Research Note: When working with undocumented children it is particularly important that the guardianship worker assess the child for their potential eligibility for Special Immigrant Juvenile Status (SIJS). Minors under 21 years-of-age who are involved in guardianship proceedings through the probate court may be eligible for SIJS if (1) they cannot be reunified with either parent because of abuse, neglect, or abandonment, and (2) it isn’t in the child’s best interest to be returned to their home country. SIJS allows the child to remain in the United States and eventually obtain lawful permanent residency. It also provides an employment authorization document allowing the child to work and serving as a government-issued identification card.


  • FP
    GSM 5.03

    The organization identifies American Indian and Alaska Native children and collaborates with the tribe or Indian organization to:

    1. determine the applicability of, and ensure compliance with, the Indian Child Welfare Act;
    2. determine jurisdiction;
    3. assess the child’s needs;
    4. provide the family with information regarding their rights under the Indian Child Welfare Act;
    5. determine the most appropriate plan for the child; and
    6. maintain connections between the child, his or her extended family, and the tribe.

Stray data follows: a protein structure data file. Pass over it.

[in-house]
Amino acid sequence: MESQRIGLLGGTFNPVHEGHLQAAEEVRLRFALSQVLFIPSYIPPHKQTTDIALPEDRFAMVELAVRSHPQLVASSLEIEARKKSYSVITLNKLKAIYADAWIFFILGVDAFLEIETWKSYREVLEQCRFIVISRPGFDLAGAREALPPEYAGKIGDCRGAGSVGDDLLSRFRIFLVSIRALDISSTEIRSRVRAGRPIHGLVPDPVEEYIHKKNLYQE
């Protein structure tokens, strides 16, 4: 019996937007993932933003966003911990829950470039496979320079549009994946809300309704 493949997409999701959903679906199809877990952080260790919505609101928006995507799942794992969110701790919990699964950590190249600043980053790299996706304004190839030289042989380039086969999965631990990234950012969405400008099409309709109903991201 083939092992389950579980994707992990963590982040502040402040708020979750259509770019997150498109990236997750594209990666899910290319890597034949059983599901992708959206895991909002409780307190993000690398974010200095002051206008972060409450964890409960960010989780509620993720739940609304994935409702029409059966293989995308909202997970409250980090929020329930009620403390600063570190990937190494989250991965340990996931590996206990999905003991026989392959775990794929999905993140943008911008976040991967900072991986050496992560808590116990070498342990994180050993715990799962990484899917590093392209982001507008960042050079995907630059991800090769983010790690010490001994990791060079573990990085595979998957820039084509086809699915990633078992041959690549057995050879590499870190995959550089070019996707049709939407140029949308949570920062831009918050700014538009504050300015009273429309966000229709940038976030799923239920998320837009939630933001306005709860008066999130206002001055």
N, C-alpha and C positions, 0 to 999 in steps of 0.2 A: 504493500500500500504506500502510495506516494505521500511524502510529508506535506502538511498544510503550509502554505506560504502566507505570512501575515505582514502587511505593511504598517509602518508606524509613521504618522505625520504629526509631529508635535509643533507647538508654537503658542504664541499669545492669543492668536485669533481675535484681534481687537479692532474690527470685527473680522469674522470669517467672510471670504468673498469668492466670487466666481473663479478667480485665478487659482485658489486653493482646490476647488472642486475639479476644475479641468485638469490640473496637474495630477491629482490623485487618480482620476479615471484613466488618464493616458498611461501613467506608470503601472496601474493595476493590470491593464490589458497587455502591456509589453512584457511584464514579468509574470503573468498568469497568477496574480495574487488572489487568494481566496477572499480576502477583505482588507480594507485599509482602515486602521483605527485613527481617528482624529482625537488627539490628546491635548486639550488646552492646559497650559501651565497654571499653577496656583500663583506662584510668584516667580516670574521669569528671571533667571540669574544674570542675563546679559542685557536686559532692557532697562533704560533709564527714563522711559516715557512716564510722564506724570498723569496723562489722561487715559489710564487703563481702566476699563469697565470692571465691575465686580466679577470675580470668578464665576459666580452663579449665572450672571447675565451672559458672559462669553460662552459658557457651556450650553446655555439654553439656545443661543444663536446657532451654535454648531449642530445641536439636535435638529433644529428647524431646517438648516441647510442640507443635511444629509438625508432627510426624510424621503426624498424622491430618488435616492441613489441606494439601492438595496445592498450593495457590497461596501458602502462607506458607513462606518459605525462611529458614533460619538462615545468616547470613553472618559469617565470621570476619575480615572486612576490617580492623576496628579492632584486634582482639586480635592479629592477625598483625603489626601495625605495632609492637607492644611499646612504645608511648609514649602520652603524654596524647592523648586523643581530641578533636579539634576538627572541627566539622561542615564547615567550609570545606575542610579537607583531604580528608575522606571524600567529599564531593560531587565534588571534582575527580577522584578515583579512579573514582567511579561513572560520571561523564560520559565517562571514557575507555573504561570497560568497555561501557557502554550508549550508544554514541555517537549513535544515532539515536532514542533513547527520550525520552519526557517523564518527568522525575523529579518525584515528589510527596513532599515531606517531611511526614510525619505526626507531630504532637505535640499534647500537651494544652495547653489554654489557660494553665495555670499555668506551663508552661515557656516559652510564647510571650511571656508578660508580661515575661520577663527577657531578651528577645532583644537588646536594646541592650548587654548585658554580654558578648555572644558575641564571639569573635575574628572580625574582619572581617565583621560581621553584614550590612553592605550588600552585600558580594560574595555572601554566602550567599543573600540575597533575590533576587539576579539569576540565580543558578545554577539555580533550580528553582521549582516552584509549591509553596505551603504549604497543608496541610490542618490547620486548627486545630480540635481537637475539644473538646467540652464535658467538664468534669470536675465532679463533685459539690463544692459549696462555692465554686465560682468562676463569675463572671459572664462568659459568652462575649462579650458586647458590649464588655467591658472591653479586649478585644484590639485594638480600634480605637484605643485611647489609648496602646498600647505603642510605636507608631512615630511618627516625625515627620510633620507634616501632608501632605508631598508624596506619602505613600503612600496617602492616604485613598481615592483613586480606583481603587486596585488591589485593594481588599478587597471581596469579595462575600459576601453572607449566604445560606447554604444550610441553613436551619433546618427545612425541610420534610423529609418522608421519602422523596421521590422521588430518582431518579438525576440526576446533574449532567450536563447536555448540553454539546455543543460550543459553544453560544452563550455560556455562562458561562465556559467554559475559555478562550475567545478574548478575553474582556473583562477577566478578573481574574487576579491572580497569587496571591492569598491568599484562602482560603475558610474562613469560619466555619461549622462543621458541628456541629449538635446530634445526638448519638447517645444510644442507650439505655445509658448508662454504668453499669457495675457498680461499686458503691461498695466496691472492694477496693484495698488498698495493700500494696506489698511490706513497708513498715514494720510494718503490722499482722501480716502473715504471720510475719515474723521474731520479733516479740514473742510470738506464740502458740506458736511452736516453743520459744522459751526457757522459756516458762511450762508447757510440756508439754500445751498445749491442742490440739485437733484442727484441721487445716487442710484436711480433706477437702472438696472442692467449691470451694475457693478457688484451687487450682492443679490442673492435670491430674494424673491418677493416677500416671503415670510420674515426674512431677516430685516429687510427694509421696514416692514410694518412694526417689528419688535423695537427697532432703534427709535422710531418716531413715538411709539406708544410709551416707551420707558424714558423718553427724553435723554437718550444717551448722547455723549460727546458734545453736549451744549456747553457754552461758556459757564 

Update:

    • Revised Standard - 10/31/17
      Element (f) was revised to include the child's extended family. The interpretation was revised and a research note was added to reflect new federal regulations and guidelines for determining ICWA applicability.

    Interpretation: The organization should have established procedures for identifying American Indian and Alaska Native children to determine if the child or his/her biological parent(s) are members of a federally recognized tribe, or if the child is eligible for membership in a federally recognized tribe. Physical appearance, blood quantum, and perceived presence or absence of cultural cues within the family are not appropriate determinants of ICWA applicability. The organization should document efforts to identify and contact the children’s tribes, and if tribes are unknown the organization should contact the regional office of the Bureau of Indian Affairs to identify, locate, and notify the child’s tribe. 

    Note: Evidence of tribal participation should be documented in the case record.

    Research Note: The Indian Child Welfare Act authorizes states and federally recognized tribes to enter into agreements governing the care and custody of Indian children and jurisdiction over child custody proceedings. Organizations should refer to tribal-state agreements and the Indian Child Welfare Act to determine what role each party should play in cases involving Indian children, and to ensure compliance with relevant legal requirements.